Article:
A different kind of townhall

A curious thing happened at the White House’s first Twitter townhall. No one watched the president.

The guests on Wednesday were too busy sending tweets, flashing twitpics and hash-tagging on the micro-blogging site to look up from their smartphones. Such is the new world of social media.

Obama even got in on the action and sent a live tweet, a short message in 140 characters or less. And he patted himself on the back for being the first president in history to do so.

With an oil portrait of George Washington behind him in the White House’s East Room wall, Obama also took more than a dozen questions served up on a large flatscreen monitor and read by Twitter co-founder Jack Dorsey.

As expected, Obama did not break new ground in his views on the deficit and creating jobs. The event has been hailed more as a way for the president to reach new voters ahead of the 2012 election. Twitter, in exchange, gets a high-level endorsement of its importance.

“There’s a lot to gain for Obama and Twitter,” said Guy Kawasaki, a Silicon Valley venture capital investor. “The inherent message is that the president is open to communication with anyone in the world with a Twitter account.”

But the townhall differed from previous White House events at Facebook and via YouTube. Twitter went to lengths to explain how questions were “crowdsourced” or chosen from the most popular among its Twitter populace of 200 million users worldwide. Dorsey said that of the thousands of questions that were posed, the company chose those that were most “retweeted,” or repeated, such as one by House Rep. John Boehner (R-Ohio), known as @speakerboehner on Twitter. He asked, “Where are the jobs?”

Obama joked: “This is a slightly skewed question.” And then launched into a long-winded reply to Bohner’s question, which had been posed within the Twitter limit of 140 characters.

At the end of his minutes-long response, Obama quipped, “Eventually, I’m sure the speaker will see the light.”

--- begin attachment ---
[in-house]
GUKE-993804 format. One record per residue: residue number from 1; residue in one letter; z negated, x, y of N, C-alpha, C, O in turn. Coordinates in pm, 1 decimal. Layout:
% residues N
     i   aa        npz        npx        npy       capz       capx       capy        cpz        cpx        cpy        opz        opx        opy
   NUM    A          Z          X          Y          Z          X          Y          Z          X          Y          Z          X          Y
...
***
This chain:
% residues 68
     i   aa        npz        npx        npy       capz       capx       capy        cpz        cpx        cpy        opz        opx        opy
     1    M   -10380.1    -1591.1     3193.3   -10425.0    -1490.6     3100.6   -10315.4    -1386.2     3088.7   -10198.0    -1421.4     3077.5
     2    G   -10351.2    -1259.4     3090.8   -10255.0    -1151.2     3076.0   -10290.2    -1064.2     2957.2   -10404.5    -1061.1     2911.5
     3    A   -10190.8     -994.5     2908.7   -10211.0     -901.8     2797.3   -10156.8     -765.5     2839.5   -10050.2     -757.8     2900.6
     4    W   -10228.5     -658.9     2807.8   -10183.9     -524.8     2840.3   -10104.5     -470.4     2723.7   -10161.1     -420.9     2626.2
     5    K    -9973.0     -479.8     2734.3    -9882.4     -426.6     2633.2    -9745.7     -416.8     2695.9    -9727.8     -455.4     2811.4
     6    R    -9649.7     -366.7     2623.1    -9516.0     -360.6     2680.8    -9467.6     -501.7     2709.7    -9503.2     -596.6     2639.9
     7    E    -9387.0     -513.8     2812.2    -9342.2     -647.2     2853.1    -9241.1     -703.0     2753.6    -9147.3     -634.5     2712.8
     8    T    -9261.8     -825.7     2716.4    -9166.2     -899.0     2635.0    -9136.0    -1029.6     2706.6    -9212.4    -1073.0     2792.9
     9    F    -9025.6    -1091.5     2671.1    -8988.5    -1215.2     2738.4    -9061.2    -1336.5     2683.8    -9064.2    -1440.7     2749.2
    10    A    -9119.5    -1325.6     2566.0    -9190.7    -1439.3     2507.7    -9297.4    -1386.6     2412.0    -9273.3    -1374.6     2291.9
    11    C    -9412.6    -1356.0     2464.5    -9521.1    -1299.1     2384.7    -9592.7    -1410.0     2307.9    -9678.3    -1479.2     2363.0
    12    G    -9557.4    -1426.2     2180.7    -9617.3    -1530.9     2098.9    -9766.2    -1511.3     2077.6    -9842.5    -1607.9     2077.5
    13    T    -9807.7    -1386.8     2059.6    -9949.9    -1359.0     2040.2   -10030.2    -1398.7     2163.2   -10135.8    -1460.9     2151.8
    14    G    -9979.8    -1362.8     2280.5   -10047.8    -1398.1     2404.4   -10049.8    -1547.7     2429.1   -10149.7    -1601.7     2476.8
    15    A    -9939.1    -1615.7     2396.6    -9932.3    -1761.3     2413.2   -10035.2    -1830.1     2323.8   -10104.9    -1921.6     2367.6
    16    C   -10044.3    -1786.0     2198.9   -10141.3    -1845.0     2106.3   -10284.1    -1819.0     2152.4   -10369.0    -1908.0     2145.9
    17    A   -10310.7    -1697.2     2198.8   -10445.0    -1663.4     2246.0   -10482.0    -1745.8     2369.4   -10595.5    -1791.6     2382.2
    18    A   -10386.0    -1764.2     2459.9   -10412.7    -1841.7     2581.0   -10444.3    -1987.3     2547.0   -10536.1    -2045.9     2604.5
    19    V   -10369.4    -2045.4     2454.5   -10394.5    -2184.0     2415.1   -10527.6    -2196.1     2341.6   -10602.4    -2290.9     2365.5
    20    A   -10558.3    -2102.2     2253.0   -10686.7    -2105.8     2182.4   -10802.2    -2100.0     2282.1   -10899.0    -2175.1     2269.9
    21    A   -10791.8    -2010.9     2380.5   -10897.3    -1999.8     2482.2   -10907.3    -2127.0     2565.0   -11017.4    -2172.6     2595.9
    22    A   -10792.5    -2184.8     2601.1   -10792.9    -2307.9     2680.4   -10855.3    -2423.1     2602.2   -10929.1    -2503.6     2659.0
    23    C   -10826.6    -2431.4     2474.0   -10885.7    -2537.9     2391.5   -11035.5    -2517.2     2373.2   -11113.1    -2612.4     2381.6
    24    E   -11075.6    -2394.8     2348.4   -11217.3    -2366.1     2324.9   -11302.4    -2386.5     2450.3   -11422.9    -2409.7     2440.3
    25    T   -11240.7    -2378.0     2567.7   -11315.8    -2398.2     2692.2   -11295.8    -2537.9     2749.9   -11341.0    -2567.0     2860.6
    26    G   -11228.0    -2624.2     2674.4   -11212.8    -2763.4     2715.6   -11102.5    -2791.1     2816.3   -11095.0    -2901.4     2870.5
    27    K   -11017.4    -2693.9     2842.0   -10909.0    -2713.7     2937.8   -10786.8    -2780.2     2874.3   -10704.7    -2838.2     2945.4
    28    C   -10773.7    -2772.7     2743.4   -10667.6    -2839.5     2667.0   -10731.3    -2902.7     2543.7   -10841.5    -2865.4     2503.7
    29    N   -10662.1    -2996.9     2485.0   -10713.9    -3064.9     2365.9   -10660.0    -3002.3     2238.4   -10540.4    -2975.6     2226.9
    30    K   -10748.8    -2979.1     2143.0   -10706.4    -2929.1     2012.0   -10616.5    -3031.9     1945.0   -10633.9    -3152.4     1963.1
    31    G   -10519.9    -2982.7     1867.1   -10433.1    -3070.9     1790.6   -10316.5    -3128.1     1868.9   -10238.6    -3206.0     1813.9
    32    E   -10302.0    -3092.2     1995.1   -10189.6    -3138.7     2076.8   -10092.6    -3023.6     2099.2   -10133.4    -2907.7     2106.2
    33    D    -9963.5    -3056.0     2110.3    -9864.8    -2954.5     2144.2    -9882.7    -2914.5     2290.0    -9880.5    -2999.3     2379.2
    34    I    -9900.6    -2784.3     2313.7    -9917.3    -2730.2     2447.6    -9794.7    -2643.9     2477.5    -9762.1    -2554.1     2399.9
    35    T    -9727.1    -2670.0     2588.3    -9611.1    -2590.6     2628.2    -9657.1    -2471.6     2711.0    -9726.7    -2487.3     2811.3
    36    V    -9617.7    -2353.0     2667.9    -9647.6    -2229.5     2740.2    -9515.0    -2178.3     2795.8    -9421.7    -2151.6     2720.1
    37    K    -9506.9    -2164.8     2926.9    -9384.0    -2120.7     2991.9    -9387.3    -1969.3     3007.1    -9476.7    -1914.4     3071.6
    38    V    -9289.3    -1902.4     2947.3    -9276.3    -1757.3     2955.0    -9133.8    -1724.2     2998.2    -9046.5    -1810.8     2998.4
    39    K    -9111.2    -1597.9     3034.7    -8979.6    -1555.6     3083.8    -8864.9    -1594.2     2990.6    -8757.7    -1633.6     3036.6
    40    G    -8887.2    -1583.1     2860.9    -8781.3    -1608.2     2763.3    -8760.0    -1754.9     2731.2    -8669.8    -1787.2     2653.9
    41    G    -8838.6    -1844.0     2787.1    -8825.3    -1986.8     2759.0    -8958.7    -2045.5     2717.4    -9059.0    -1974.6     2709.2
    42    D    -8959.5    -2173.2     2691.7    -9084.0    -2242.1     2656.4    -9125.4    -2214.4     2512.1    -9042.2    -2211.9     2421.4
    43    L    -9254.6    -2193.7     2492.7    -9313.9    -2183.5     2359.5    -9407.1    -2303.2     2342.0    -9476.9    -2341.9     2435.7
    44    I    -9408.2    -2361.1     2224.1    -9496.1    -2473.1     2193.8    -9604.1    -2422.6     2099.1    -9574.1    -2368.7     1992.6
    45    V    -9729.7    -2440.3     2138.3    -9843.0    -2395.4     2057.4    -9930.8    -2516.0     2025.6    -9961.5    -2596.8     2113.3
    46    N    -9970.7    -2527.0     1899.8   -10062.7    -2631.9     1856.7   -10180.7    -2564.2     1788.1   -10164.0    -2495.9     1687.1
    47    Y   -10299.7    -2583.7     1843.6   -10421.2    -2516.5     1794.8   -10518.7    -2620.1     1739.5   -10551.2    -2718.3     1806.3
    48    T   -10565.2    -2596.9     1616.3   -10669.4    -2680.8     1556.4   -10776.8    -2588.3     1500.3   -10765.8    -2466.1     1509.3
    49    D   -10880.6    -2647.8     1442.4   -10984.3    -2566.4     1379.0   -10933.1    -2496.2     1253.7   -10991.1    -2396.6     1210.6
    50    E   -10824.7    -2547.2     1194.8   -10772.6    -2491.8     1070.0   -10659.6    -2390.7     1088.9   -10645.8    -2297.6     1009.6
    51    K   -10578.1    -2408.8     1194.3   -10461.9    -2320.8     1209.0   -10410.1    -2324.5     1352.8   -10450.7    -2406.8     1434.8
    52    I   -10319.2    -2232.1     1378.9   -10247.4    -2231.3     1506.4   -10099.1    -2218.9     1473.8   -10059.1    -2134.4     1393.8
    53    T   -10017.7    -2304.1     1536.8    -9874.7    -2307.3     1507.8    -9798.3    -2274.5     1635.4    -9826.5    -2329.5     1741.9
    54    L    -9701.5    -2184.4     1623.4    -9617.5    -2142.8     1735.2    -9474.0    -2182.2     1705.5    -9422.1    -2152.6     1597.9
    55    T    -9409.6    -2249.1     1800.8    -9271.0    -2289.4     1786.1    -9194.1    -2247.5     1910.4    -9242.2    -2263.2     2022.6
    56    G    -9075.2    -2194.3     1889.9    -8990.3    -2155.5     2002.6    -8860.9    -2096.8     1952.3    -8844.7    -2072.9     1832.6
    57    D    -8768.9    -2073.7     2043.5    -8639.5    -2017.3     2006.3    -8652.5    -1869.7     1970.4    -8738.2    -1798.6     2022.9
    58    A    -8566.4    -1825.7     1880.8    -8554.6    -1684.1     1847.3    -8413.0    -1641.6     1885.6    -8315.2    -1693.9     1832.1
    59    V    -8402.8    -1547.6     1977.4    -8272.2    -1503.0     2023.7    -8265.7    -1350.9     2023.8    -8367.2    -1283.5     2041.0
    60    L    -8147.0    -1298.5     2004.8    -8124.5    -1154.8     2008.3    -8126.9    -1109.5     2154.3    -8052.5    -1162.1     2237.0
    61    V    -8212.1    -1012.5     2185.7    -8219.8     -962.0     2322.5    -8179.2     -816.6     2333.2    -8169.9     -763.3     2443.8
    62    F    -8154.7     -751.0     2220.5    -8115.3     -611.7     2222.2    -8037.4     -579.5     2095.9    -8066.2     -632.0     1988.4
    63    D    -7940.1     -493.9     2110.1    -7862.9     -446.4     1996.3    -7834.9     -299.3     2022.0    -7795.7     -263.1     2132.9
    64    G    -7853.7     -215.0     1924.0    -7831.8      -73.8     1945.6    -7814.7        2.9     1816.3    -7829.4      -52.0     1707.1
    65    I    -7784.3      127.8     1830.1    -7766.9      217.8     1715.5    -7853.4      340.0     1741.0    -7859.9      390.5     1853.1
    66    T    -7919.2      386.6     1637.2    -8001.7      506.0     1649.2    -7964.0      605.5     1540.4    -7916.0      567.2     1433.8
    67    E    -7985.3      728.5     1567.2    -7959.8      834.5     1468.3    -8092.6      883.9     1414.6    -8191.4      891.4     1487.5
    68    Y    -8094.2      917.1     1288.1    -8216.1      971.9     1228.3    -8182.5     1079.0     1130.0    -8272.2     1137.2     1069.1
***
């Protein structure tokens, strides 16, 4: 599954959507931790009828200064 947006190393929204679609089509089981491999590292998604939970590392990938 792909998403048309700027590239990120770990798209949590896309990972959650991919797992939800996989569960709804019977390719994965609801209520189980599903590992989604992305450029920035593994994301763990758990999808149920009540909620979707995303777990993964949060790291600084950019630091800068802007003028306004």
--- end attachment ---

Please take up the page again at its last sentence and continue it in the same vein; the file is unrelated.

Interactions such as that showed the lopsided nature of the townhall, which the White House dubbed as a “discussion” between the president and Americans. It provided a platform for Obama to repeat his positions on the economy with little follow-up from the moderator and Twitter users.

But other elements showed the powerful uses of social media tools such as Twitter and Facebook that put traditional polling services to shame. Twitter could capture in real time what followers cared about most. Monitors in the East Room showed ever-changing bar charts of subjects Twitter followers wanted to address. Jobs topped the list, followed by the economy and education.

Dorsey delivered questions on the high cost of higher education, energy policy to lessen reliance on foreign oil and how manufacturing fits into the White House’s push to create jobs.

“It’s great that Apple made the iPod and iPads ... but it would be great if it also was making those in the U.S.,” Obama said.

The event was the administration’s latest attempt to spread its message to ever more forms of media. Twitter’s fast growth and affluent user base make it an attractive platform for campaigning. It also puts the San Francisco-based company in a basket of highly valued firms readying themselves for a public offering. Some analysts estimate that the private company could be valued at as much as $7 billion in an initial public offering.

A look around the townhall shows the popularity of these nascent communications services.

In the back were the traditional White House press corps, snapping photos on long lens cameras while the audience took their own on iPhones and Blackberries. Reporters scribbled notes while balancing smartphones to send their own tweets.

But with a 140-character limit, the service will come easier to some than others.

Obama said, “I am supposed to be short but ... ”

Cecilia Kang is a staff writer covering the business of media and entertainment.
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